I attended the American Sewing Expo in Novi, Michigan in 2009. My friend Brian and I were two of only a handful of men in attendance. There was nothing offered at the Expo in the way of workshops or booths catering to the male sewer.

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On BurdaStyle there are just a handful of men who are active; same goes for sites like Pattern Review, or readers of my blog, Male Pattern Boldness. (The mechanics of sewing does seem to interest a fair number of men and so much of sewing is about measuring, cutting, and construction. It’s not all that different to carpentry!)

7. Finally, we all know that sewing takes time: time to learn and time to put into practice. How many men are willing to commit the time it takes to learn to sew when the payoff is a pair of pajamas? Let’s face it: it will always be easier, if not cheaper, to get your wardrobe needs met at the Gap than by your own hand — man or woman. Sewing is a labor of love and not many men are feeling it. That said, I’ll be teaching men’s clothing construction starting in May at Textile Arts Center in Brooklyn and while the classes I offer won’t be exclusively for men, I’m hoping to attract some men to the class. We’re starting with boxers, but we’re working our way up to jeans and shirts. Classes meet one evening per week and run for four weeks.

Readers, have I left anything out? Why do you think more men don’t sew?

What would have to happen to change things?

Jump in!

~Peter

When native New Yorker Peter Lappin bought his first sewing machine two years ago to hem a pair of thrift store jeans, little did he know he was initiating a journey that would bring him fame and fortune. While awaiting his fortune he stays busy writing “the world’s most popular men’s sewing blog,” Male Pattern Boldness, and now contributing to BurdaStyle.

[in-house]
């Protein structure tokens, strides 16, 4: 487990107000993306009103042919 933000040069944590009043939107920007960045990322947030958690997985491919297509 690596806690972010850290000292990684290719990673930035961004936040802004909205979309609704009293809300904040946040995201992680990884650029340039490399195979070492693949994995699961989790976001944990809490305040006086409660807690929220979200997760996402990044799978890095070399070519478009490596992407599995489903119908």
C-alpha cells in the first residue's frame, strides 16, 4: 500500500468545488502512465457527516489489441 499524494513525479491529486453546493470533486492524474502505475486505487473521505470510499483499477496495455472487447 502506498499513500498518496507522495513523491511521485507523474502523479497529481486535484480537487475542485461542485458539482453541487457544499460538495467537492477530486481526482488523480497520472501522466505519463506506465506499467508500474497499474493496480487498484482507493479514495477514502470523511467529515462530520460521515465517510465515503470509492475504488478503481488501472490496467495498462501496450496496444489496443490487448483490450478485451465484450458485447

“For more than twenty years I’d lived on the edge of the Garment District without even knowing what a seam ripper was. Now I rip daily!”

169 Comments

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    Feb 9, 2014, 05.37 PMby thezebcokid

    My wife bought me a sewing machine for my 40th birthday. She doesn’t sew, but knew I had an interest. I am now 50.

    Over the years, I have sewn lined vests (beautiful, but not too practical), pheasant hunting vest (pretty cool), pajamas for my wife and I (me?….eek grammar challenge!), a decoy bag for duck hunting decoys (the synthetic material really put my non-industrial machine to the test), coveralls, and various repairs/alterations.

    I must say, what slows me down in terms of projects is finding patterns that don’t look foolish. The industry is ripe for an update.

    Also, the instructions could be vastly improved. I’ve spent a week on a three sentence paragraph trying to understand what they want, and correlate it to the illustration. There is so much technology out there nw, that there is no excuse for not having instructions totally clear and easy to follow. Heck, how about the invention of the camera! We could actually use photographs instead of rough illustrations.

    Anyway, I stumbled into this very blog this morning while sitting in a cafe, doing a Google search for “Male Sewing Patterns”. I found “malepatternboldness”, which is great, but the quest will continue.

    Cheers!

    DG

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    Oct 14, 2013, 10.49 PMby Nigel Syin

    Well haven’t done too much pure sewing yet, but If a bit of cross stitch counts, I’m in. Any suggestions on a good way to start?

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    Nov 2, 2011, 10.05 PMby Marieke Hensel